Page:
We have little idea what it’s like for the ferry not to arrive, and supplies simply not be available. The wind, the rain and all the other myriad testing things that hit the inhabitants are almost unknown to us. But that’s not the point. We all live under different pressures, and the ones in Southern England are literally a different world from those which mould the Highland Scottish character. And I’m afraid, if it all gets too much, there is always the option to gird up your loins and “Go South”. Croydon awaits!

That’s not to say that development of the area should not exist. As a family, we watched the effect of the bridge which was built to join Skye to the mainland. The act of joining something to the mainland which previously was an island hit some islanders very hard, and some of them thought it would ruin the place. I have to say, from our viewpoint, it didn’t. The volume and the type of tourists seemed little different – it’s still a good 5 hours drive (admittedly along some of the most beautiful roads you’ll ever find) beyond Glasgow, so that sorts most of them out!

But that was financed privately, and only (!) cost £30 million. I know it’s not all about money, but if anyone expects to get any form of Cost Benefit Analysis to work for a tunnel, then it’s beyond me. My simple sums for that work out at $1.8 million per Lewis inhabitant (again, excluding the sheep).

There is a lovely web-site where a guy reckons that the Channel Tunnel was so expensive because they used rogue British (probably English) and French cowboys to build it. His idea instead was to go to Norway where he says building tunnels is much more of a core skill, and he knew someone there who could knock it out for £110 million. Well that sorts the money side of it.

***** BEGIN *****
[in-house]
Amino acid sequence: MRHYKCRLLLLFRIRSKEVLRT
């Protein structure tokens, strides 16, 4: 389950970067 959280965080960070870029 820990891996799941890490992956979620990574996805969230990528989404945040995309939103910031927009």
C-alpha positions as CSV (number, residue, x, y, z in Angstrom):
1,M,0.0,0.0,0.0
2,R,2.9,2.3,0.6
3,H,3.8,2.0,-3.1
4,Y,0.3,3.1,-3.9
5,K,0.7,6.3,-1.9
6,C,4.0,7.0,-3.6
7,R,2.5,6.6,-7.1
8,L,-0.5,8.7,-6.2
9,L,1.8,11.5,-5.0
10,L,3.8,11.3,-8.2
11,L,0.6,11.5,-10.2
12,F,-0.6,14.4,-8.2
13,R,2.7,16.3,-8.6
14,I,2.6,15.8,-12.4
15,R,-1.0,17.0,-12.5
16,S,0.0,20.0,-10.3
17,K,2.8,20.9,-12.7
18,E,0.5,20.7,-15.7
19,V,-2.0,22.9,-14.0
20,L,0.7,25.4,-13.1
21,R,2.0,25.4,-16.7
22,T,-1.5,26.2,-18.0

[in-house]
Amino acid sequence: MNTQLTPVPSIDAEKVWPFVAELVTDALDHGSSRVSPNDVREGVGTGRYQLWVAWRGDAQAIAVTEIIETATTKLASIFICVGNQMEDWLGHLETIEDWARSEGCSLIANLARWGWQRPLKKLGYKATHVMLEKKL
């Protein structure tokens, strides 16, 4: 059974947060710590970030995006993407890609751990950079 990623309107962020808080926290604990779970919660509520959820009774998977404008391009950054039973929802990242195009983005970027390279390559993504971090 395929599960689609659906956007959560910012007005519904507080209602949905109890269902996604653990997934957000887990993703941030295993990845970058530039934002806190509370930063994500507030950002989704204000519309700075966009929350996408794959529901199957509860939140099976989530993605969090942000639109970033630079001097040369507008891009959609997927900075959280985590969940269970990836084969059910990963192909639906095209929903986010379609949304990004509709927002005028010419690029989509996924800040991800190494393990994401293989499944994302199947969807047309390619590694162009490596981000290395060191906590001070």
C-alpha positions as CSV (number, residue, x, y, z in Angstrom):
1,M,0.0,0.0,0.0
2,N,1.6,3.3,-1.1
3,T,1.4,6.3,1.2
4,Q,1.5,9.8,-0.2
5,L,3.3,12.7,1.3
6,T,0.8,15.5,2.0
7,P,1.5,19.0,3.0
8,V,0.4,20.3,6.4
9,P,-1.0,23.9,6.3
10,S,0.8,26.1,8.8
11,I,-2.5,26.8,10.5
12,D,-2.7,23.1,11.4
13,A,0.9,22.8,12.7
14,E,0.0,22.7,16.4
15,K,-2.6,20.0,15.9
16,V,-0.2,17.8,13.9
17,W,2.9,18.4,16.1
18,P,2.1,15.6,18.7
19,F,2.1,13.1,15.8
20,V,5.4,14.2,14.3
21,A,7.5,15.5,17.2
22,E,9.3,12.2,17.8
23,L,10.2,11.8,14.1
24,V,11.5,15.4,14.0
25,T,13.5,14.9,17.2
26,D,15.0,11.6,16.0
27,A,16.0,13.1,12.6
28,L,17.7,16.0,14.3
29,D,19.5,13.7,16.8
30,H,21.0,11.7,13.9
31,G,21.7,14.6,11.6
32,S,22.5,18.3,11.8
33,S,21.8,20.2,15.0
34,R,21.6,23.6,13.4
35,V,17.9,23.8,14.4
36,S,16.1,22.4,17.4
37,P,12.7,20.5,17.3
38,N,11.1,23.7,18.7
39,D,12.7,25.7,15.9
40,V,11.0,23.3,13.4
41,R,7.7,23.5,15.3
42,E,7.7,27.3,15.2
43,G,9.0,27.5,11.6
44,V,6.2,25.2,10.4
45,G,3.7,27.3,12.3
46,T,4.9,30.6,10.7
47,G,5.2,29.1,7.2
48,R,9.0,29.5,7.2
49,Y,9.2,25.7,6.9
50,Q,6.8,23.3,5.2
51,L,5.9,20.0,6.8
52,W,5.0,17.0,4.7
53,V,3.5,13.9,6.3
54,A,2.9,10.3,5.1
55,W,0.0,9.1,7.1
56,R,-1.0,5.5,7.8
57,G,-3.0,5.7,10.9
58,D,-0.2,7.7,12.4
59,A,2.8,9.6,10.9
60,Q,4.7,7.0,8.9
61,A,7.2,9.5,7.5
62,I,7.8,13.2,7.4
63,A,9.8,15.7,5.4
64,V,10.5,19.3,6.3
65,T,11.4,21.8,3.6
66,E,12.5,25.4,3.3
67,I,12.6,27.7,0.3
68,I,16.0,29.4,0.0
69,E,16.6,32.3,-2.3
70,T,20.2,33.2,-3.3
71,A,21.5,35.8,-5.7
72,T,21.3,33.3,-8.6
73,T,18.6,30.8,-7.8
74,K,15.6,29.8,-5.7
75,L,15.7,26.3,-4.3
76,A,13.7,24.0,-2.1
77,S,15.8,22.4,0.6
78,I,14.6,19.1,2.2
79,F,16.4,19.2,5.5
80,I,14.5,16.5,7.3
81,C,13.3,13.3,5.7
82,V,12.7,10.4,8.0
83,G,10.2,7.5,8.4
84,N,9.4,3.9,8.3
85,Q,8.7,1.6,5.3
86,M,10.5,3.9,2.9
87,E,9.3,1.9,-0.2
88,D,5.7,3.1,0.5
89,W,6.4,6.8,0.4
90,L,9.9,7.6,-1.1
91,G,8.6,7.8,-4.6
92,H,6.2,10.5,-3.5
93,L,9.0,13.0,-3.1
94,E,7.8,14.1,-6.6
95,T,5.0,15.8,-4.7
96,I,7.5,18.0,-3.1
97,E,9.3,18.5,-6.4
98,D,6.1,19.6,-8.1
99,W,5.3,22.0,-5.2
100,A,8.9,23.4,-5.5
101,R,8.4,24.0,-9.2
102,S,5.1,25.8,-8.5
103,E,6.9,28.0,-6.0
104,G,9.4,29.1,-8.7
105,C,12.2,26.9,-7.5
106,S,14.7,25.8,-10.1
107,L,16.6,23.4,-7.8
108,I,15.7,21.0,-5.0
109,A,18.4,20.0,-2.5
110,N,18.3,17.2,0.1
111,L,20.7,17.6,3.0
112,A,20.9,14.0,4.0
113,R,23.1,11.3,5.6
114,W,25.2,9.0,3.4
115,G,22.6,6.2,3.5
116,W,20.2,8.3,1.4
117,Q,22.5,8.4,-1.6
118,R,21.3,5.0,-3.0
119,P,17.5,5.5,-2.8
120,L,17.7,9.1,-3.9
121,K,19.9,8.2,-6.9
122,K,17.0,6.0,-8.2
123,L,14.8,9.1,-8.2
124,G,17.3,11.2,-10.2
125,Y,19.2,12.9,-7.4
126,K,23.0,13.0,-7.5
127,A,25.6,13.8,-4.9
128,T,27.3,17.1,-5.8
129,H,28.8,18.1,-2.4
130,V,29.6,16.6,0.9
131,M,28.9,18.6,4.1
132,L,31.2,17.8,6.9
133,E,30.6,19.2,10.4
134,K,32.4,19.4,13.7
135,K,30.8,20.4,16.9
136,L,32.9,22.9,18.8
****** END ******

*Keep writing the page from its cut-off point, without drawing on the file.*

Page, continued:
As a confirmed Englishman, who still does not even know the answer to the West Lothian question, it seems to me very simply that this is a purely Scottish issue. They didn’t start too well with the Parliament building costs – Yes, I know it was only an extra Zero, but to us miserable money men, that’s sometimes quite important. So if they really want to drill a hole 40 miles long, where the only benefit would seem to be that the pizza deliveries from Ullapool would still be warm when they got to Stornoway, then let the Scots work out how to do it without it costing me a bean.

If I go there again, I’m quite happy to take the ferry – it’s much more romantic!


Anonymous said...

Hello from the island of Berneray in the Outer Hebrides.

Population of Outer Hebrides is 26,100; it's started to rise the last two years.

The Norwegian approach makes sense. Am having an email dialogue with senior people in "the largest centre of expertise of tunneling technology in Norway." They think it's feasible and certainly isn't the cost of the Channel Tunnel.

Some links to information about Scandinavian tunnels in this post on my blog:


Anonymous said...

Unfortunately, the Stornoway to Ullapool tunnel is a severe case of Chinese whispers. Living in SY at the moment, I can tell you that only tunnels from Harris to Skye or from North Uist to Skye were thought of by our esteemed councillors.

glenlivetguy said...

Hi Roger and Thea,
Loved the photos especially the ist one looking across at Carn a'Ghobhair from my beach
I do enjoy your blog..so much common sense.
Hope you are both well.